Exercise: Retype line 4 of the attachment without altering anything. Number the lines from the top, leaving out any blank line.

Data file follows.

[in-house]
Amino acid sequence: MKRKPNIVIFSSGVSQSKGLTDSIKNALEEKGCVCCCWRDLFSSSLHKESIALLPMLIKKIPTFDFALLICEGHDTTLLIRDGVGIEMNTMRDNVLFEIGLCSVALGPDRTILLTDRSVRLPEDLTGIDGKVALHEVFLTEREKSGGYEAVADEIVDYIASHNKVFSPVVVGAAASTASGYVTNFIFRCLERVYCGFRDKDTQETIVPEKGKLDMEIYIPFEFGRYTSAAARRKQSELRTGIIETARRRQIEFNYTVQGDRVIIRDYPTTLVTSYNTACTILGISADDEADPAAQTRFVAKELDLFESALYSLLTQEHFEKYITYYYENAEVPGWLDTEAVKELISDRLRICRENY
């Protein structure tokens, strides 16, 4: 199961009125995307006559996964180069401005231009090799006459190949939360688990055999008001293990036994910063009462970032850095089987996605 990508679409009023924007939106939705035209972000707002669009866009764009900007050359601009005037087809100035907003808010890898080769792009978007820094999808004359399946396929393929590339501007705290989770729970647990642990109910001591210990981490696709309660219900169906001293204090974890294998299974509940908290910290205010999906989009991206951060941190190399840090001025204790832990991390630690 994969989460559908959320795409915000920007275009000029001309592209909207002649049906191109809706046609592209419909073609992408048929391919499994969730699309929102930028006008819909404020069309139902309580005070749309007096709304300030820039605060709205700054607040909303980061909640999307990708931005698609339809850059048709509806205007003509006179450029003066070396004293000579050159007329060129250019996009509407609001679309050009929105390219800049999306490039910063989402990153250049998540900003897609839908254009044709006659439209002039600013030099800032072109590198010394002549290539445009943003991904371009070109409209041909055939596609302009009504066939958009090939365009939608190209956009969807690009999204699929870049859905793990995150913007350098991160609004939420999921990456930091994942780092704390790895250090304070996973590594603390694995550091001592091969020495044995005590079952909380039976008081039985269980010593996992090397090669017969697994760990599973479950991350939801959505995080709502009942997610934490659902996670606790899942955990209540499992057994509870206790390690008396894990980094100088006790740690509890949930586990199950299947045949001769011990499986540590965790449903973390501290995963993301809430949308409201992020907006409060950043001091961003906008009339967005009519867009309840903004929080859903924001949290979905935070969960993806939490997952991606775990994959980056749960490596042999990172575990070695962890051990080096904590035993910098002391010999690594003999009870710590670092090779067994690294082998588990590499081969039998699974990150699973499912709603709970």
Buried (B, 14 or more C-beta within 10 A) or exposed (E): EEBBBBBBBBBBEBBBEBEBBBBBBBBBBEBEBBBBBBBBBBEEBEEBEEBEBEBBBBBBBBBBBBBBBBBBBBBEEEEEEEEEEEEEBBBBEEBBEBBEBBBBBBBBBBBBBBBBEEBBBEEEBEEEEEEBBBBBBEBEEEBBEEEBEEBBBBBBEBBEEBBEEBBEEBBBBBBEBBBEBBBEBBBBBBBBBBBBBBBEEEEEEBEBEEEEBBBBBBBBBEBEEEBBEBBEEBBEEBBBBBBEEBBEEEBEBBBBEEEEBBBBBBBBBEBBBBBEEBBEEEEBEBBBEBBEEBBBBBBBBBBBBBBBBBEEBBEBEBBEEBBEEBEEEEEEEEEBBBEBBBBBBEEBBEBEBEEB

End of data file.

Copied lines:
Buried (B, 14 or more C-beta within 10 A) or exposed (E): EEBBBBBBBBBBEBBBEBEBBBBBBBBBBEBEBBBBBBBBBBEEBEEBEEBEBEBBBBBBBBBBBBBBBBBBBBBEEEEEEEEEEEEEBBBBEEBBEBBEBBBBBBBBBBBBBBBBEEBBBEEEBEEEEEEBBBBBBEBEEEBBEEEBEEBBBBBBEBBEEBBEEBBEEBBBBBBEBBBEBBBEBBBBBBBBBBBBBBBEEEEEEBEBEEEEBBBBBBBBBEBEEEBBEBBEEBBEEBBBBBBEEBBEEEBEBBBBEEEEBBBBBBBBBEBBBBBEEBBEEEEBEBBBEBBEEBBBBBBBBBBBBBBBBBEEBBEBEBBEEBBEEBEEEEEEEEEBBBEBBBBBBEEBBEBEBEEB